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Reconsider after departure rule not uniform-II

October 14
22:23 2010

(Continued from last week’s article)

The Court of Appeals for the Ninth Circuit, in Lin v. Gonzales, 473 F.3d 979 (9th Cir. 2007), limited the reach of the departure bar through a different sort of logic. The departure-bar regulation as written, that court pointed out, “is phrased in the present tense and so by its terms applies only to a person who departs the United States while he or she ‘is the subject of removal … proceedings.'”

Thus, it should not bar a motion to reopen by someone whose removal proceedings have already concluded and who has been removed. The BIA subsequently rejected this holding in Matter of Armendarez, claiming the authority under Nat’l Cable & Telecomms. Ass’n v. Brand X Internet Servs., 545 U.S. 967 (2005) to refuse to apply it even within the jurisdiction of the Ninth Circuit (Alaska, Hawaii, California, Washington, Oregon, Idaho, Montana, Nevada and Arizona). However, aliens and attorneys within the jurisdiction of the Ninth Circuit may wish to challenge this refusal in the Court of Appeals.

Most recently, the Court of Appeals for the Seventh Circuit, with jurisdiction over Illinois, Indiana, and Wisconsin, limited the effect of the departure bar on yet a third ground. In Marin-Rodriguez v. Holder, 612 F.3d 591 (7th Cir. 2010), that court held that while the departure bar might be justifiable as a categorical exercise of the BIA’s discretion if the BIA chose to justify it in that way, it could not be justified based on the BIA’s purported lack of jurisdiction because an agency may not contract its own jurisdiction by regulation.

Unless and until the BIA rethinks the theoretical basis for the departure bar, therefore, motions to reopen survive will survive an alien’s departure in the Seventh Circuit as well.

Even Courts of Appeals which are not prepared to go as far as a blanket rejection of the departure bar sometimes take a stricter view when what is at issue is the BIA’s claim that an alien’s already-filed motion to reopen or reconsider was rendered void by DHS’s forcible removal of that alien from the United States.

Because this reading of the regulations allows DHS, a party to the removal proceedings, to preclude a type of challenge to those proceedings by its own unilateral action, it is particularly lacking in intuitive appeal, and it has been rejected by the Sixth Circuit (covering Michigan, Ohio, Kentucky and Tennessee), in Madrigal v. Holder, 572 F.3d 239 (6th Cir. 2009), and the Ninth Circuit, in Coyt v. Holder, 593 F.3d 902 (9th Cir. 2010).

As Judge Kethledge said in his concurring opinion in Madrigal, quoted in Coyt: “The government forcibly removed Maria Madrigal from the United States, and now claims she abandoned her appeal because she left the country. To state that argument should be to refute it. . . .”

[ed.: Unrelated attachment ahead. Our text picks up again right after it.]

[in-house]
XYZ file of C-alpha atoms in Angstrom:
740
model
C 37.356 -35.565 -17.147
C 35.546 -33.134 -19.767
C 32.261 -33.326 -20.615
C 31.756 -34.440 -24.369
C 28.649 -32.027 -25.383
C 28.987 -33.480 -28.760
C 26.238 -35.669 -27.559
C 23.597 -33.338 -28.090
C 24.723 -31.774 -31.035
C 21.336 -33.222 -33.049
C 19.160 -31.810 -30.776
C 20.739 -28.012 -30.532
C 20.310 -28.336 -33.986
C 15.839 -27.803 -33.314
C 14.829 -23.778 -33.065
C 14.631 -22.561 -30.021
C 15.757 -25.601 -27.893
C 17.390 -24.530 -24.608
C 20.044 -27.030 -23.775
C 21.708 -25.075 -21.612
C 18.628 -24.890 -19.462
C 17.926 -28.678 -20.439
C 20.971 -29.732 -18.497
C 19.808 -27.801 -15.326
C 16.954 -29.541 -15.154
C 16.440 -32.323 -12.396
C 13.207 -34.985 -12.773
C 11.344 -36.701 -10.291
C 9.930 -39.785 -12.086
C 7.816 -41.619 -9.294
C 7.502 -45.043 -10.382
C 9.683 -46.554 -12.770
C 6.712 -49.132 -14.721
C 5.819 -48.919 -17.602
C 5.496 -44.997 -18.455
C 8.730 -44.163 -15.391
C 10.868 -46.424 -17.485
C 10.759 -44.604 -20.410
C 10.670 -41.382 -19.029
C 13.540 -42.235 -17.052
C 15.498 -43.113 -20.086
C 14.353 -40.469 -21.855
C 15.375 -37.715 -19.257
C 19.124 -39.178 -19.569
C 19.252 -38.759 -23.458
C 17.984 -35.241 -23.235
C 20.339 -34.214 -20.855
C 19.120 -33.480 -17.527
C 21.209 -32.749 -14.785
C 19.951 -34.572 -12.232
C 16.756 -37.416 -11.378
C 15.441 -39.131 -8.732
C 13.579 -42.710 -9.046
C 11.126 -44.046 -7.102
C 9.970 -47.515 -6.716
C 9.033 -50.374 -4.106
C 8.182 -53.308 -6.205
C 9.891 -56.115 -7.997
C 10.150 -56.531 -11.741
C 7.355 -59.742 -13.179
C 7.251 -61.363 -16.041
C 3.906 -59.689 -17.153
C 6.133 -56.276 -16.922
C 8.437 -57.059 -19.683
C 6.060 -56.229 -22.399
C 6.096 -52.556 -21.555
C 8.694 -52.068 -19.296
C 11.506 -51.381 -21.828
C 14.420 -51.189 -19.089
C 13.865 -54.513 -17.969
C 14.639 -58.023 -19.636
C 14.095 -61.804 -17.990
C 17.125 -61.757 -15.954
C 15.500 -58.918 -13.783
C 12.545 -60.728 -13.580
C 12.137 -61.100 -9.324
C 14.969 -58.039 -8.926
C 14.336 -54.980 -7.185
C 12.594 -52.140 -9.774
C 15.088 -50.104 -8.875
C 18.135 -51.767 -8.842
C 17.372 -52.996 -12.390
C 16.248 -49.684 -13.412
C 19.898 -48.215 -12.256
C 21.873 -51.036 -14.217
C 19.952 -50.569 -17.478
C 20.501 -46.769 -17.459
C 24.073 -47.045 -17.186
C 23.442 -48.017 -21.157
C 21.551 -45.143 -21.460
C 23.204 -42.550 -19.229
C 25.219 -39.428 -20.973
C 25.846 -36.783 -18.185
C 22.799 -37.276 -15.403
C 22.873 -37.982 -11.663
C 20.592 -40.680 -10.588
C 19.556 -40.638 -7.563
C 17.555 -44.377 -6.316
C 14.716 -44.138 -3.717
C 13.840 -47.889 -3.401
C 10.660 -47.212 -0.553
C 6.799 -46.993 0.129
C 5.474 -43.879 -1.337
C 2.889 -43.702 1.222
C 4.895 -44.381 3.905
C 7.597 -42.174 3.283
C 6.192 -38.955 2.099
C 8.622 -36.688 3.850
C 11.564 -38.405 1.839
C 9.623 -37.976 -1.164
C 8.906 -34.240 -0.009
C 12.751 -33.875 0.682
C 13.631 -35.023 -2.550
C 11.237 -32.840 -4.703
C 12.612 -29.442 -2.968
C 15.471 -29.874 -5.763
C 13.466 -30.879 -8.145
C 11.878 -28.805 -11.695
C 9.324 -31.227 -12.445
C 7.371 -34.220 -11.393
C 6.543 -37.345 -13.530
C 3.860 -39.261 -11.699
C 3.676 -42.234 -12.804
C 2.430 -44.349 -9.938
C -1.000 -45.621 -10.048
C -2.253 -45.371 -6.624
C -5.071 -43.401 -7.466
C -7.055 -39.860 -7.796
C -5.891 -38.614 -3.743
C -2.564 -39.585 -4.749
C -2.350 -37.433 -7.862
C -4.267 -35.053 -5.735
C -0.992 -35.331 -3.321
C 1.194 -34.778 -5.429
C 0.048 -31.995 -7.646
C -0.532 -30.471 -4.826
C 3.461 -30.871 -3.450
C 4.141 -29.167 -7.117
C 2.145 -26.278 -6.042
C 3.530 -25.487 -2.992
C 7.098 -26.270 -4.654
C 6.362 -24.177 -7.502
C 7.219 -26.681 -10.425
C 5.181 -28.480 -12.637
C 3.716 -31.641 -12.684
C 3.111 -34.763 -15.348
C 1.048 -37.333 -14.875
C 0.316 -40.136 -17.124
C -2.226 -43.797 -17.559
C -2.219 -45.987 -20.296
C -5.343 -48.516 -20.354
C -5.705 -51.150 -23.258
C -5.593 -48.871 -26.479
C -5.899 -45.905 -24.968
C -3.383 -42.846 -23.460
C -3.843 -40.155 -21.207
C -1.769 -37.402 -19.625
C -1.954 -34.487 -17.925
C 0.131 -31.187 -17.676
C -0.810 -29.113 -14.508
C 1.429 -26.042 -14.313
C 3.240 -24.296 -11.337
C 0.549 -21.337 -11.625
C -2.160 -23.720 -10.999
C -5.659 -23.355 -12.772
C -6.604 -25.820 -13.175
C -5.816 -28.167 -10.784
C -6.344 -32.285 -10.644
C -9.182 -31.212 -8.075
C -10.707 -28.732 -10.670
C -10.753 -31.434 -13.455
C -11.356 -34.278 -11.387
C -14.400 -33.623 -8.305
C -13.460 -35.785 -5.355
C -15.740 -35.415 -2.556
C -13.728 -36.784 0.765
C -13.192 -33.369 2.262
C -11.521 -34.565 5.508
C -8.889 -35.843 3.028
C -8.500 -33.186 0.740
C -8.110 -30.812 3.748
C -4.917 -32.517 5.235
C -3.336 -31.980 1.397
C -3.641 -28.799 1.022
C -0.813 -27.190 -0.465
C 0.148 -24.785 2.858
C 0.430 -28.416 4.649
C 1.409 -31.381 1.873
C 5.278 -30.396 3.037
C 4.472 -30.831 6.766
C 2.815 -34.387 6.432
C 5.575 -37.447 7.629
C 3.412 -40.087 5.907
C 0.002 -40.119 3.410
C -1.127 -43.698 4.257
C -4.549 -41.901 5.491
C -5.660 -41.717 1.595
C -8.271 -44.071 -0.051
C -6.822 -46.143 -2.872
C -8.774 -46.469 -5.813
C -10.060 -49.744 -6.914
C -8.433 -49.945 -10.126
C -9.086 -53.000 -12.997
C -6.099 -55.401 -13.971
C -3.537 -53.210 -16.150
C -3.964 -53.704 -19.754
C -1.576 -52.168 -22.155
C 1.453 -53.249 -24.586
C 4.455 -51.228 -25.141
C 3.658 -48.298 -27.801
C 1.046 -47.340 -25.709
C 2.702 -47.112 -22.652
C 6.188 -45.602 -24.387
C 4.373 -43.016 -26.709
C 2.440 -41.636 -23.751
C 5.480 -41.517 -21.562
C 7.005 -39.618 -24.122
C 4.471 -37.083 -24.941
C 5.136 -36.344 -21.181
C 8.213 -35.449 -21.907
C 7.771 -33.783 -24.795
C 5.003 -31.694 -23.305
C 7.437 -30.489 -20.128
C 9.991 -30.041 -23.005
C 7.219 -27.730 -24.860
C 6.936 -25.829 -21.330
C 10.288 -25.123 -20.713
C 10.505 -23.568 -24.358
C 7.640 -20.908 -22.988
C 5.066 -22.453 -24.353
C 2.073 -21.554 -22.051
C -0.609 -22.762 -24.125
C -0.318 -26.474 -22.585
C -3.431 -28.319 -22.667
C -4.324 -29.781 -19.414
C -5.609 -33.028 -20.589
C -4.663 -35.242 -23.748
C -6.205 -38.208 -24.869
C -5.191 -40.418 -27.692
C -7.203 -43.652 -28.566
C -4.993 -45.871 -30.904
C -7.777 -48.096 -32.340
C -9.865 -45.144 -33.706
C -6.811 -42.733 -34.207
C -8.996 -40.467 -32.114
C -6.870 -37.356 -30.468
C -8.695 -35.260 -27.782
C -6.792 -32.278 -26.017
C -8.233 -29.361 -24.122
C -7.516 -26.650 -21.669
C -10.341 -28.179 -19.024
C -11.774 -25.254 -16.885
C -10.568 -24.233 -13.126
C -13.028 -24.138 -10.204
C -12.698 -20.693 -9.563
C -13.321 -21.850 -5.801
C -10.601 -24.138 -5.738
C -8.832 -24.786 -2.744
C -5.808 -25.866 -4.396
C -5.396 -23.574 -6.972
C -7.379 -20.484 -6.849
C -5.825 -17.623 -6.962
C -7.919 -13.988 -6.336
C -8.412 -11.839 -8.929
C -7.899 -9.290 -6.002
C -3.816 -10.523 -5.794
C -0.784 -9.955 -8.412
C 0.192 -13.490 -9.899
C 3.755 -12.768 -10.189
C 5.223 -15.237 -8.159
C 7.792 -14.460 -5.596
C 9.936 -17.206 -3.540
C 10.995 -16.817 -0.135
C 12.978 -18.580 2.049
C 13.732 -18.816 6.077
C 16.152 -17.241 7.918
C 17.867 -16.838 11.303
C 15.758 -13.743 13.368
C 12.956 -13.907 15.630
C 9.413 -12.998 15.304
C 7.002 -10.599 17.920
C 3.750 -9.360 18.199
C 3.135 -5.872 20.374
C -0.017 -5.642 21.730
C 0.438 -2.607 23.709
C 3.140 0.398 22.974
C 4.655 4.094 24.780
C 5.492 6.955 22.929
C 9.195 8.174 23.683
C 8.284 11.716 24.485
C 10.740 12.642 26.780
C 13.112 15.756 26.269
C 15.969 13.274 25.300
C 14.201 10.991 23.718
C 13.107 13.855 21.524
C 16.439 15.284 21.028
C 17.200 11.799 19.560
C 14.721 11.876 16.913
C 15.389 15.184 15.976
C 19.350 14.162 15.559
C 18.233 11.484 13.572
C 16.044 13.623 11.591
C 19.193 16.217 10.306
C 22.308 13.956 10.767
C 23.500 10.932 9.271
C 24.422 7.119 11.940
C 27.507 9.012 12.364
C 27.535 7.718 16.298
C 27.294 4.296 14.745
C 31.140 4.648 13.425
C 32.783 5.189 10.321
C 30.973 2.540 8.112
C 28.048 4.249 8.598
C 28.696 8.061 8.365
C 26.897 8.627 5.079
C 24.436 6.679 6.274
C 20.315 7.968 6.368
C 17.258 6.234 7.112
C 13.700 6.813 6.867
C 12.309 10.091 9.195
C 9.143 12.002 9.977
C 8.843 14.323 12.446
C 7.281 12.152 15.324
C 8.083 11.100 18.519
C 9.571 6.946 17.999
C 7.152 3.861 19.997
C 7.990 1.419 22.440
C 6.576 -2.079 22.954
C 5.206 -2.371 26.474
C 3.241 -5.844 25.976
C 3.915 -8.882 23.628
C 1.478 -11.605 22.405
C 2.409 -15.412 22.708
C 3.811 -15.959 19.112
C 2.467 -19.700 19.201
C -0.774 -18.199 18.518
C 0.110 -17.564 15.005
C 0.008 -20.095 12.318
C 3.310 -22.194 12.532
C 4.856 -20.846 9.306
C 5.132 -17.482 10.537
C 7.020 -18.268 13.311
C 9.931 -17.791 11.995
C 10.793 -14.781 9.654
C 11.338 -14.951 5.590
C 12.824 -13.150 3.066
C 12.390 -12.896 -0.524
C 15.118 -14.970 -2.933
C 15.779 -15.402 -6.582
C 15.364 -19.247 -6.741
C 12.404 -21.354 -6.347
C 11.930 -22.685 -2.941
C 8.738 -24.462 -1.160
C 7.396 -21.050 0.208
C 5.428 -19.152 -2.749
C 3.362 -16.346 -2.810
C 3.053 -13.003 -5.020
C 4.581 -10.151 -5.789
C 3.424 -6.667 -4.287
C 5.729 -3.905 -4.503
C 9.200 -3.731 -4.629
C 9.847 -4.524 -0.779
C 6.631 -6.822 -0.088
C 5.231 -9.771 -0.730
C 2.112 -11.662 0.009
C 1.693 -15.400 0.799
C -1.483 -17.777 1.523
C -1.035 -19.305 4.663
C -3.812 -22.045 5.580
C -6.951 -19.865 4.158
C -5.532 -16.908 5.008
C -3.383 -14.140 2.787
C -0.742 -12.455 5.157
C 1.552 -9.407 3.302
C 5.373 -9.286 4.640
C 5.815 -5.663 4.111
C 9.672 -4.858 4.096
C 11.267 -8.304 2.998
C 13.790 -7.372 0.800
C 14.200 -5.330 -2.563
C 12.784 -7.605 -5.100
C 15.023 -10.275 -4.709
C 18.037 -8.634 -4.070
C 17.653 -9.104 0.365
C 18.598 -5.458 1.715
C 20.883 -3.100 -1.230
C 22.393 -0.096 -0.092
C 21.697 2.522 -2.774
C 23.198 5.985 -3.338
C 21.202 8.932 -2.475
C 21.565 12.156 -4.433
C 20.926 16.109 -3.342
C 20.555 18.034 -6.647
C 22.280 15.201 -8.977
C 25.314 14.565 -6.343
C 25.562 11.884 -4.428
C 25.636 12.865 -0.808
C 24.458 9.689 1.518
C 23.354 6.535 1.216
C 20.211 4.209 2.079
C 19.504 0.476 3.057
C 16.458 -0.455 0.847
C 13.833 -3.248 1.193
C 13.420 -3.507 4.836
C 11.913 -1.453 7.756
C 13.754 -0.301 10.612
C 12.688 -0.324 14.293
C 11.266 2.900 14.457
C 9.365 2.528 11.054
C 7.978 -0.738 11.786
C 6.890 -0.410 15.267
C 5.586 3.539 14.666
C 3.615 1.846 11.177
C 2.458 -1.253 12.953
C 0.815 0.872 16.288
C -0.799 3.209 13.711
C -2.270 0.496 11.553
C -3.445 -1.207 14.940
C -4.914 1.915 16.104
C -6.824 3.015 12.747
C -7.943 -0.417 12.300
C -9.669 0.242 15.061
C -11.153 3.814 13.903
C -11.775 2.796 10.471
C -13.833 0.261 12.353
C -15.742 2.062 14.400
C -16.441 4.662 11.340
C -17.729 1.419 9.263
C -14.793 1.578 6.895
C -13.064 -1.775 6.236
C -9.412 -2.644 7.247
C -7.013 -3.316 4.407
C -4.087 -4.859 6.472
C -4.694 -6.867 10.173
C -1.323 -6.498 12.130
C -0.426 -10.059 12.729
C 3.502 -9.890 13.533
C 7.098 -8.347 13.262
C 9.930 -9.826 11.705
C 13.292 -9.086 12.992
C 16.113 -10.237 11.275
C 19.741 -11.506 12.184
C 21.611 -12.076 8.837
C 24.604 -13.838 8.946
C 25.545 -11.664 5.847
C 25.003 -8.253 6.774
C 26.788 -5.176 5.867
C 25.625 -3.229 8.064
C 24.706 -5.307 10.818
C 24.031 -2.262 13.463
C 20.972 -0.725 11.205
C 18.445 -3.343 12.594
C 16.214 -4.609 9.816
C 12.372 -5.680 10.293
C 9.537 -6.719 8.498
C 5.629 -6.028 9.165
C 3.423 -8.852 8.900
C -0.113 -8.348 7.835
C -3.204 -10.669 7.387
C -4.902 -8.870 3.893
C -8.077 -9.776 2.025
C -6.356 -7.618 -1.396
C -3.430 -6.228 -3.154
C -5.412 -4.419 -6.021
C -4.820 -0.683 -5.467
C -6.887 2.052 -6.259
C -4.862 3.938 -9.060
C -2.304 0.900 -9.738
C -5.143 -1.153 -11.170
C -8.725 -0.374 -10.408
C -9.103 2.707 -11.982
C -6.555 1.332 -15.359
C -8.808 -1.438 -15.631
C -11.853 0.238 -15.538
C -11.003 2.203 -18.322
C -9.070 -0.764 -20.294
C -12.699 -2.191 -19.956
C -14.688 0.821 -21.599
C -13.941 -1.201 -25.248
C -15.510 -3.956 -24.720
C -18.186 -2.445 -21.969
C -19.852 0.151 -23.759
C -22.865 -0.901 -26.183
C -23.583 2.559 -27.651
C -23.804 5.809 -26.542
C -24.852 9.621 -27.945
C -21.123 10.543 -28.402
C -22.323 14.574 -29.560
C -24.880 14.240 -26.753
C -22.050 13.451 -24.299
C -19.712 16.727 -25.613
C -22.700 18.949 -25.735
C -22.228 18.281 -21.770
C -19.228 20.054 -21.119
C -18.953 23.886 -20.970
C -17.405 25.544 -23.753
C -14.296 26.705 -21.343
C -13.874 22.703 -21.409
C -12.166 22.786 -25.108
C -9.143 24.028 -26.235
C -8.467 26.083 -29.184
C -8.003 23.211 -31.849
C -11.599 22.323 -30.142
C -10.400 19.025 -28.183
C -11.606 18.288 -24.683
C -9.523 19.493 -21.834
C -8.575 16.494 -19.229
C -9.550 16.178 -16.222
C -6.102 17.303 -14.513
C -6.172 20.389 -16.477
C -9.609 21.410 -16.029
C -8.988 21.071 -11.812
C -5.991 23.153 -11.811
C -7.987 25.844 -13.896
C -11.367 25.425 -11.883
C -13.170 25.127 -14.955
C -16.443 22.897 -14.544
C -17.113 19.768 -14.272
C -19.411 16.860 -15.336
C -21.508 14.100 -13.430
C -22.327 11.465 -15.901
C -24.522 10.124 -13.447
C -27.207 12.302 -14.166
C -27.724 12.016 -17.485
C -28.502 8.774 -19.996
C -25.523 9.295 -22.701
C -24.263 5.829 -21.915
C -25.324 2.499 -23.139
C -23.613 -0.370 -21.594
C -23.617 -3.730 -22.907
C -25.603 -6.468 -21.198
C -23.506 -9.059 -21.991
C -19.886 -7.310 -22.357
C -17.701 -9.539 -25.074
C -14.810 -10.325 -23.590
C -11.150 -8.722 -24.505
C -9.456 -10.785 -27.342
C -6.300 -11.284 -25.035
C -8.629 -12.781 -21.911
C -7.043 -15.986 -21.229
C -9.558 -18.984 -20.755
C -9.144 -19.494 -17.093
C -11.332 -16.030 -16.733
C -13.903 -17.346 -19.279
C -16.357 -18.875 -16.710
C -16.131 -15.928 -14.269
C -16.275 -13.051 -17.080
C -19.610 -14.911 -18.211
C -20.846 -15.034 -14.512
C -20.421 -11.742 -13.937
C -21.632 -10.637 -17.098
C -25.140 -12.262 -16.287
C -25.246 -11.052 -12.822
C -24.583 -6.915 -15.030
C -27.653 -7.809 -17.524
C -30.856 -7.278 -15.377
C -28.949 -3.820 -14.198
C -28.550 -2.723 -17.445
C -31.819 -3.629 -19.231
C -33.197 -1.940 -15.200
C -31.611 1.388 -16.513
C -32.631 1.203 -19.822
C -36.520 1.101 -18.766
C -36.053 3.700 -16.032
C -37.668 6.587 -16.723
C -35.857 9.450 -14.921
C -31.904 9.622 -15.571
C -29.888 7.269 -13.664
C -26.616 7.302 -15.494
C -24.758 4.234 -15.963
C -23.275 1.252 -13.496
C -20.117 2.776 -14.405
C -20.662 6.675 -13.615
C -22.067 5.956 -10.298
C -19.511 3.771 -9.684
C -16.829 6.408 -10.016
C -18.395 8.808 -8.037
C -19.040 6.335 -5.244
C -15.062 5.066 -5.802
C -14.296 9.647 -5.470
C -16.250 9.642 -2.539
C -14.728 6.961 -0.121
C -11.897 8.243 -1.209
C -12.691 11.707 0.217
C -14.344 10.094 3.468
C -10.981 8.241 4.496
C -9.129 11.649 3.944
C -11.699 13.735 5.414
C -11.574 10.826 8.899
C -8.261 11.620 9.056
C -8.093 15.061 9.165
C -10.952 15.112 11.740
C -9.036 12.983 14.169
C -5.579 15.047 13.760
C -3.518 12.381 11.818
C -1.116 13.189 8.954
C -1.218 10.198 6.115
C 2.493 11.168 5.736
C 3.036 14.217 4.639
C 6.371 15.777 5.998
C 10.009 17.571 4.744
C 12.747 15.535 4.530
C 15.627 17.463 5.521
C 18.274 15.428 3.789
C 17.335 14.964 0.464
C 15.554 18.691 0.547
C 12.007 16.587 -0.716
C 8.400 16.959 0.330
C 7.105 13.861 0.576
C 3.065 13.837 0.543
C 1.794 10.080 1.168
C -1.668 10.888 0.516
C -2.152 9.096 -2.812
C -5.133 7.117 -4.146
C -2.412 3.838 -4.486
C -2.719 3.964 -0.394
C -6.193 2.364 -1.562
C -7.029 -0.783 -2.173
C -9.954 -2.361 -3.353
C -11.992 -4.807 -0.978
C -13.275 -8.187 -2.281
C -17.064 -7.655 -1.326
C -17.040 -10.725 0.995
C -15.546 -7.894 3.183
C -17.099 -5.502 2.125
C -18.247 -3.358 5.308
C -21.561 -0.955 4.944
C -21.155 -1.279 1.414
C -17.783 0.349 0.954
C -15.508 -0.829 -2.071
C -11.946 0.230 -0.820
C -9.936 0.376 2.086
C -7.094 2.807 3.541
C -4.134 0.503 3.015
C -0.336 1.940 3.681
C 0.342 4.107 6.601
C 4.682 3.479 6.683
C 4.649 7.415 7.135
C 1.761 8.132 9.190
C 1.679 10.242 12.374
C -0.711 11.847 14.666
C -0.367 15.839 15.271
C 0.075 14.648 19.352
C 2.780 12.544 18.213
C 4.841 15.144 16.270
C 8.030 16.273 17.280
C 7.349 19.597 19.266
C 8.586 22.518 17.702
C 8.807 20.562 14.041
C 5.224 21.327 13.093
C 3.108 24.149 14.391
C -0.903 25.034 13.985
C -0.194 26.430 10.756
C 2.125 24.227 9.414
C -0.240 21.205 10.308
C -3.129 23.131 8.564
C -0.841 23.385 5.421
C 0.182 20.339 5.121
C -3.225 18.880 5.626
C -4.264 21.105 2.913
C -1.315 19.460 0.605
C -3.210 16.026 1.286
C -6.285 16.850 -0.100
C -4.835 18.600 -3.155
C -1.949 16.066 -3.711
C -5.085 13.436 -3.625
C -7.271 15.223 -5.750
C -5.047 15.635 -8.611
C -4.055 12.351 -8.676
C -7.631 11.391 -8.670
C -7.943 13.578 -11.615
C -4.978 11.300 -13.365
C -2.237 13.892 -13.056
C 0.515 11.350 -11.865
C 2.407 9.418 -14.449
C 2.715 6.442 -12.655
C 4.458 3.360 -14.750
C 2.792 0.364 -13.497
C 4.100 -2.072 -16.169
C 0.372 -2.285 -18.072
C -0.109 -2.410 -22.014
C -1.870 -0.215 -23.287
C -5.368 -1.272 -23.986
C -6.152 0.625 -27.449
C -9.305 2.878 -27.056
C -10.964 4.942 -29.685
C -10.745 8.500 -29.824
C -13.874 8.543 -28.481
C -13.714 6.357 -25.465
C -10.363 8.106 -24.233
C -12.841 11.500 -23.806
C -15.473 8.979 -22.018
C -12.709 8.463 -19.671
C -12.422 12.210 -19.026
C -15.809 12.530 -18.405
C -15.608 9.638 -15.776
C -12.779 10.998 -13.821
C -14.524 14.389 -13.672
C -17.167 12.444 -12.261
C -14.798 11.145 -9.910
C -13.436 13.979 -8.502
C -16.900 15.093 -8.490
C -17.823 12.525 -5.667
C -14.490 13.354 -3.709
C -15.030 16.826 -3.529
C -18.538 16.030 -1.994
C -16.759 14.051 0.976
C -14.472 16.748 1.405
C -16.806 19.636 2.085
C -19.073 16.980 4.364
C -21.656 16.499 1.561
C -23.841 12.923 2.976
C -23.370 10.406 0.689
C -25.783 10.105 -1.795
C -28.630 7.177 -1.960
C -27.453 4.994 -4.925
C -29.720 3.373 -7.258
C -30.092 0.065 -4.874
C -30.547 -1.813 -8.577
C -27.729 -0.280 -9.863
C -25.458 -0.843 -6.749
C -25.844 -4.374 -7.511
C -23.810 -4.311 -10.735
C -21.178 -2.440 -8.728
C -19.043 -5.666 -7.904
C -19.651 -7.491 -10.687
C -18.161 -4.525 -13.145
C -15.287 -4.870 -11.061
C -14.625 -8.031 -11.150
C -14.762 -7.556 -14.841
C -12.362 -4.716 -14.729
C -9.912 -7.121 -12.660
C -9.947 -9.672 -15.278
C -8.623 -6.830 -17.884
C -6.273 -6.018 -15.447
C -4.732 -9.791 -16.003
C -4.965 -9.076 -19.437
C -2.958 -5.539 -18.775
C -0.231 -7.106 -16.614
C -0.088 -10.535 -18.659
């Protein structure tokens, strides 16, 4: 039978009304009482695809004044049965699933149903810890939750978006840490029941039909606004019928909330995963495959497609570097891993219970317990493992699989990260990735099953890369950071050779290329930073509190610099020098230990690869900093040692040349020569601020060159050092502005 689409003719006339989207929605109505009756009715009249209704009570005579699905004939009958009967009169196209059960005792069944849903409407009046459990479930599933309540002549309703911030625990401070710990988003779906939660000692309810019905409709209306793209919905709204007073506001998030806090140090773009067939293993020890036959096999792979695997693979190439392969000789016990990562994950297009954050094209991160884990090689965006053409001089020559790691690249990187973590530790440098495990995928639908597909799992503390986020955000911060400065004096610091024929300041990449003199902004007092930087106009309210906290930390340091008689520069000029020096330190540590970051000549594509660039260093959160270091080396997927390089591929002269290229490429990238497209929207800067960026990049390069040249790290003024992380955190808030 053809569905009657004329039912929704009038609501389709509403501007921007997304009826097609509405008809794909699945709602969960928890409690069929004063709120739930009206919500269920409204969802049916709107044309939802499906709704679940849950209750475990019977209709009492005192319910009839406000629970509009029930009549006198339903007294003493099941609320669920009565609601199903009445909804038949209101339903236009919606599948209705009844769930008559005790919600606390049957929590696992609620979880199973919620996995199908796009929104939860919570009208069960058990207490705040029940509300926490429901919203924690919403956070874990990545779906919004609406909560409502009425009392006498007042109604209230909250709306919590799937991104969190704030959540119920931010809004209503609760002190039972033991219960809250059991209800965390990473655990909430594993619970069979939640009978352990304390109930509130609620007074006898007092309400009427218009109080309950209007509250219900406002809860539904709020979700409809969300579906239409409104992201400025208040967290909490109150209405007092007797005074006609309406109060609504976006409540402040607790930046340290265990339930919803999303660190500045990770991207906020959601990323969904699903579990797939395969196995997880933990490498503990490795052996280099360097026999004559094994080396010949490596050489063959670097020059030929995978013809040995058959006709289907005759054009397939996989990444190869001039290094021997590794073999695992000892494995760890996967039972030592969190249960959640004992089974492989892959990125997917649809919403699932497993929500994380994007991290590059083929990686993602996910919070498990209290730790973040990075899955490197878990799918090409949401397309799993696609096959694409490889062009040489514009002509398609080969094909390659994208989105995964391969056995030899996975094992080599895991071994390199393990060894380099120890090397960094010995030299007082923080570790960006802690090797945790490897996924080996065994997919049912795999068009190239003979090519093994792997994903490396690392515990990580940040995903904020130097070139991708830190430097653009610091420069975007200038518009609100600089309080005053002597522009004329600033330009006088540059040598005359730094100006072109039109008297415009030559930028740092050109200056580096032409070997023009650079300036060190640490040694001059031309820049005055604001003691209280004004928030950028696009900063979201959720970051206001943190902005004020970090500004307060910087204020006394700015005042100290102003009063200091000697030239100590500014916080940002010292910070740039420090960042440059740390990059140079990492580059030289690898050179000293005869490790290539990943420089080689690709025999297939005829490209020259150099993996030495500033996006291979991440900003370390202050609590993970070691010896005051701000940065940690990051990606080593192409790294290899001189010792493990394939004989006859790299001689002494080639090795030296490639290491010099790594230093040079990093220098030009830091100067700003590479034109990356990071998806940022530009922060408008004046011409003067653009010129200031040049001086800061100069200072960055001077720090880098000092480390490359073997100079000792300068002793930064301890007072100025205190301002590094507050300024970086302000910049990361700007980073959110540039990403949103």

Unlike the decision in Lin, the Ninth Circuit’s decision in Coyt has not been rejected by the BIA under Brand X, so forcible removal does not withdraw a motion to reopen or reconsider in either the Sixth or Ninth Circuits.

It is important to note that these exceptions to the departure bar may not apply equally to all sorts of motions to reopen. Some Courts of Appeals, while not specifically rejecting cases such as William and Madrigal, have held that the logic of those cases can at most only extend to motions to reopen (or reconsider) which are timely filed or fall under one of the exceptions to the filing time limit, as opposed to requests that the BIA sua sponte (that is, on its own motion) reopen a case in which an ordinary motion to reopen would be time-barred.

The Court of Appeals for the Fifth Circuit (with jurisdiction over Texas, Louisiana and Mississippi), in Ovalles v. Holder, 577 F.3d 288 (5th Cir. 2010), and most recently the Court of Appeals for the Second Circuit (with jurisdiction over New York, Connecticut and Vermont), in Zhang v. Holder, – F.3d -, Docket No. 09-2628-ag, 2010 WL 3169292, have drawn this distinction, and have thus so far avoided either accepting or rejecting William and the Madrigal/Coyt line of cases.

In the context of a motion to reopen which is filed within 90 days of the final order of removal or which is said to fall into one of the exceptions to that time limit other than the BIA’s authority to reopen sua sponte, however, such cases as William and Marin-Rodriguez provide arguments worth pursuing even outside the Fourth and Seventh Circuits, so long as one is also outside the Tenth Circuit (which, as noted above, has already upheld the departure bar).

No Court of Appeals, moreover, appears yet to have accepted the BIA’s counterintuitive argument, rejected in Madrigal and Coyt, that forcible removal can “withdraw” a timely filed motion to reopen. Although pursuing post-departure motions in those portions of the United States where a Court of Appeals has not spoken on the issue may require a willingness to bring the issue all the way to the appropriate Court of Appeals, it is an option that respondents in removal proceedings, and their attorneys, should keep firmly in mind.

David A. Isaacson

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